Customer value is key to strong relationships

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By: Wise Marketer Staff |

Posted on November 27, 2007

One of the keys to building profitable relationships with customers is to be able to collect and practically use customer data, particularly for lifetime value analysis, according to Anthony Coombes, senior consultant at The Logic Group in the UK, who explains here how to really put customer data to work.

The first step in building profitable relationships is to understand the value of your customer base, and this can be achieved through lifetime value analysis. The information gleaned from this analysis enables the marketer to produce more appropriate marketing communications and to know how much to spend on marketing to each customer.

Customer profitability
There are two main dimensions of customer profitability that are of interest to organisations: first, a customer's current value based on their historical behaviour and, second, their future value, which can be calculated by predicting what type of products and services they are likely to purchase in the future and how long they will remain with you.

The measurement of a customer's future value is considerably more complex than measuring their historical value, especially in dynamic markets such as retail and financial services, where there are a number of factors outside the control of the marketer. These factors include:

  1. Strength of the competitors' marketing strategy;
  2. Saturation of the market for a particular product;
  3. Changing public perceptions;
  4. Macro-economic trends.

Predicting customer value
The most appropriate time frame for predicting a customer future value time should reflect the competitive nature of the market. For some industries it may only be one year while for others it could be as long as five years. The prediction also depends on the quality of the data you have available for building the analytical models, as well as the intended use of the analysis (i.e. whether it is for strategic or tactical planning).

Turning to historical value, the steps in calculating this figure involve identifying your key income and cost drivers, and then quantifying them. The income stream is typically the revenue produced from products and services.

Revenue calculations are normally based on data extracted from the company's financial or sales systems, and then matched against the marketing database. Because a customer's worth is based on the length of time they have been with you, it is essential to keep historical revenue data going back at least five years in a format that can be easily analysed.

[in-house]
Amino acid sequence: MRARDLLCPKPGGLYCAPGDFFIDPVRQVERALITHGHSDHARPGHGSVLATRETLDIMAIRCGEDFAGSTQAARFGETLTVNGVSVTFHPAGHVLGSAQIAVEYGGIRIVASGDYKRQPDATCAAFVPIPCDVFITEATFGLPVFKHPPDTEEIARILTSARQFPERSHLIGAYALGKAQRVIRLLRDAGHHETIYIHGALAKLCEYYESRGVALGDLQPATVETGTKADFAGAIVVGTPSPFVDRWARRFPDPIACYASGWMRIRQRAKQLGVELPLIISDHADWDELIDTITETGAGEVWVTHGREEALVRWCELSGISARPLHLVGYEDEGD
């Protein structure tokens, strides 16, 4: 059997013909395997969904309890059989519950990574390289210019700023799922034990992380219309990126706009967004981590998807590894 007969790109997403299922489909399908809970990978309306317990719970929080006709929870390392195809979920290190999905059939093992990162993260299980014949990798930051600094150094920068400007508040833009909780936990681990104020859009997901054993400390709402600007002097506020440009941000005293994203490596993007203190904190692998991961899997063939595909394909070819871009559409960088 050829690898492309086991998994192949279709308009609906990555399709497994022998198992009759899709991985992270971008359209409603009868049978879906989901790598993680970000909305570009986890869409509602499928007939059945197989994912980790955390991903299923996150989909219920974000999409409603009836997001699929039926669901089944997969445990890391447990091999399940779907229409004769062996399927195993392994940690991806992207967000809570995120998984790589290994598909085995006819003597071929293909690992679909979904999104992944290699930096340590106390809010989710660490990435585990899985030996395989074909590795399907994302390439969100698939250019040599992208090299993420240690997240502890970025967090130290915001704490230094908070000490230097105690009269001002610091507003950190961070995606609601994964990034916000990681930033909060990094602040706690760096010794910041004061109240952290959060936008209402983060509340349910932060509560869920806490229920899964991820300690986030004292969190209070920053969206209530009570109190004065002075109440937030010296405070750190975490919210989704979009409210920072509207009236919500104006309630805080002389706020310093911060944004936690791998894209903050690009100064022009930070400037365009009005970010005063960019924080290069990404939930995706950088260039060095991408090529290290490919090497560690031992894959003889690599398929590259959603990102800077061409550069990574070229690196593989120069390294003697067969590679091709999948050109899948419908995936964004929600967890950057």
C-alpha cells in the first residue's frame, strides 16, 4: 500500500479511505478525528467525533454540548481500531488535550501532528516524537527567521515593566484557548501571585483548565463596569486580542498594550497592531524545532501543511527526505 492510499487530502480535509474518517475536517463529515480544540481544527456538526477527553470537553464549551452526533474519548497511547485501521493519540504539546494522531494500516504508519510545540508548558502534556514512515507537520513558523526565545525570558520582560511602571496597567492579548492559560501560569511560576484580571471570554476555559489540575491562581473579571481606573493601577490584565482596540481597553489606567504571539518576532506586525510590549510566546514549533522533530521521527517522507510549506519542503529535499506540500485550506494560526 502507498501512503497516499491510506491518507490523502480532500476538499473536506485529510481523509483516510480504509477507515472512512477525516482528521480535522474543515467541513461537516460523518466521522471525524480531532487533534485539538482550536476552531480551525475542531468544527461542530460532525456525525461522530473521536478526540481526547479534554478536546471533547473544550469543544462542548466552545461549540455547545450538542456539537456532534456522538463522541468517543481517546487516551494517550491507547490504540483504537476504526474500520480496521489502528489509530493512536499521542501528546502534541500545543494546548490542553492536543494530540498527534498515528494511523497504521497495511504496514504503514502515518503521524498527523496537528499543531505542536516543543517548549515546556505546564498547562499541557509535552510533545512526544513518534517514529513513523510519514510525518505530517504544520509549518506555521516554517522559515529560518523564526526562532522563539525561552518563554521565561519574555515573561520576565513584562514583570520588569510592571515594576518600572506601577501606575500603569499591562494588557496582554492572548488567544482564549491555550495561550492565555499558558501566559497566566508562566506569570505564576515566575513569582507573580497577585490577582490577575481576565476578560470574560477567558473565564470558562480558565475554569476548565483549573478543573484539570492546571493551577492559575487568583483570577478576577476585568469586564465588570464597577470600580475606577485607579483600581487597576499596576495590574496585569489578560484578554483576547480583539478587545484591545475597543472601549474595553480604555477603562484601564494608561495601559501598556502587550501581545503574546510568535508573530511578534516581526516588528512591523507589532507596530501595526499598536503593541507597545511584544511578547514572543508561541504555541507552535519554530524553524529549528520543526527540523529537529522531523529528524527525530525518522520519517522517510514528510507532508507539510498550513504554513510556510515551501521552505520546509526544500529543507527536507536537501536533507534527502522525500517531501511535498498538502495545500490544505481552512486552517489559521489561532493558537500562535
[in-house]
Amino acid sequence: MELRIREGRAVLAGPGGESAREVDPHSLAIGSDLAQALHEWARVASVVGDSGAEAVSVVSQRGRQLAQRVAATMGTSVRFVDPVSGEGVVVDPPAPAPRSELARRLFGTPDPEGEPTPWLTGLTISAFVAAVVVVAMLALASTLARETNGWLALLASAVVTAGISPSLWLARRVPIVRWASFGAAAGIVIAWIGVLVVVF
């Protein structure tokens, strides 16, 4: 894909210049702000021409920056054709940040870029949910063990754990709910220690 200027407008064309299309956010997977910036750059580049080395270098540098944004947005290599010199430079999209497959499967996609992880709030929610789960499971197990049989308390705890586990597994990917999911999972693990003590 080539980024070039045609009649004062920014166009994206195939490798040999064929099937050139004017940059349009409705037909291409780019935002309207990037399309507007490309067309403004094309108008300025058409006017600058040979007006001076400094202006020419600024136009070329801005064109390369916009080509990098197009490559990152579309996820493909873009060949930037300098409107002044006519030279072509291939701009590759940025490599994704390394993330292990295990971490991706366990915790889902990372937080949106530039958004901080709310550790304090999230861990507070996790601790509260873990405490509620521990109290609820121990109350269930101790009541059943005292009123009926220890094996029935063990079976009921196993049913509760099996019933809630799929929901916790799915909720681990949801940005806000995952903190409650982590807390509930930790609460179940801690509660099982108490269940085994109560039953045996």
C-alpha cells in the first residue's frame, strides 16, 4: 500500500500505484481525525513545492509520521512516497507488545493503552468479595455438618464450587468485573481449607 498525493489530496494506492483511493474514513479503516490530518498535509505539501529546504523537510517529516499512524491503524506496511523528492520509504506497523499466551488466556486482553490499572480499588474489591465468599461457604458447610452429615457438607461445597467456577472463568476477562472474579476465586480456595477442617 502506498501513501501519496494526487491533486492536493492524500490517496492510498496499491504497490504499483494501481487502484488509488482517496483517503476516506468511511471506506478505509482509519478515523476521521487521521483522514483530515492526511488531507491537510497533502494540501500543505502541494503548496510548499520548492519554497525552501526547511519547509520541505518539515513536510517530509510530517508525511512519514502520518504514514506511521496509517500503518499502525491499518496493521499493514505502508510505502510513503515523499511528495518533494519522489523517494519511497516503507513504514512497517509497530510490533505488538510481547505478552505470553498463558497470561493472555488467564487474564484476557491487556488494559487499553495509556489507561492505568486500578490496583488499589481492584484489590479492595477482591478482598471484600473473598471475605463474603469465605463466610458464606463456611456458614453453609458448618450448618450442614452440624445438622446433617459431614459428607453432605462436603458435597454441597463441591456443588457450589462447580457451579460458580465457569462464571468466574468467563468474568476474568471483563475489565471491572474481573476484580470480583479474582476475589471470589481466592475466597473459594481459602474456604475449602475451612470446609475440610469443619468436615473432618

Customer-related costs
On the other hand, the customer cost side of the equation is generally more difficult to quantify accurately and, in some cases (e.g. in the absence of historical cost data) it may be necessary to make some assumptions.

Typically, the costs you would include are:

  1. Acquisition cost: This has a significant effect on a customer's short-term profitability. For example, it is cheaper to recruit a customer from a mailing or via the web than through a retail outlet. Interestingly, analysis has also shown that how a customer is recruited often affects their subsequent behaviour, such as the length of time they are likely to stay with you before defecting.
  2. Sales management costs: These should also include commissions, discounts and so on.
  3. Retention costs.
  4. Upgrading and cross-selling costs.
  5. Risk costs (such as the cost of claims, in the case of an insurance company).

What's needed
In measuring lifetime value you will be incorporating data from a number of functional areas not just marketing. So, for the analysis to succeed and be implemented with confidence, it is vital to build a cross functional development team representing marketing, finance, risk management, and systems. This will help to reduce some of the internal political challenges faced along the way.

Predicting a customer's future value can potentially be a long and complex task. It involves bringing together predictions about a customer's likelihood to purchase further products and services from you, what channels they are likely to use in carrying out these transactions, what referrals they are likely to make, and of course how long they are likely to stay with you.

Improving the customer base
Armed with this information, marketers can begin to apportion their budgets to those areas of the customer base that are most likely to produce the best return on investment (ROI).

Typically, the four ways they can improve the profitability of the customer base include:

  1. Increasing retention: There are a number of industry statistics that suggest a small improvement in retention can have a marked effect on a company's profitability.
  2. Increasing sales volume: Existing customers tend to buy more products (e.g. upgrades, companion products, and new products).
  3. Reducing marketing costs. This can be done through the use of propensity models to help target marketing campaigns more accurately and concisely.
  4. Recruiting less risky customers - such as those who are less likely to default on payments or make claims, and so on.

As with all good marketing, it is important that reasonable targets are set for improving the profitability of the customer base, and that progress in changing customer behaviour is monitored and reported on over time.

In today's competitive marketplace it is essential that the benefits of lifetime value analysis are well understood by marketers, and that the information is used as a foundation for effectively managing your customer portfolio.

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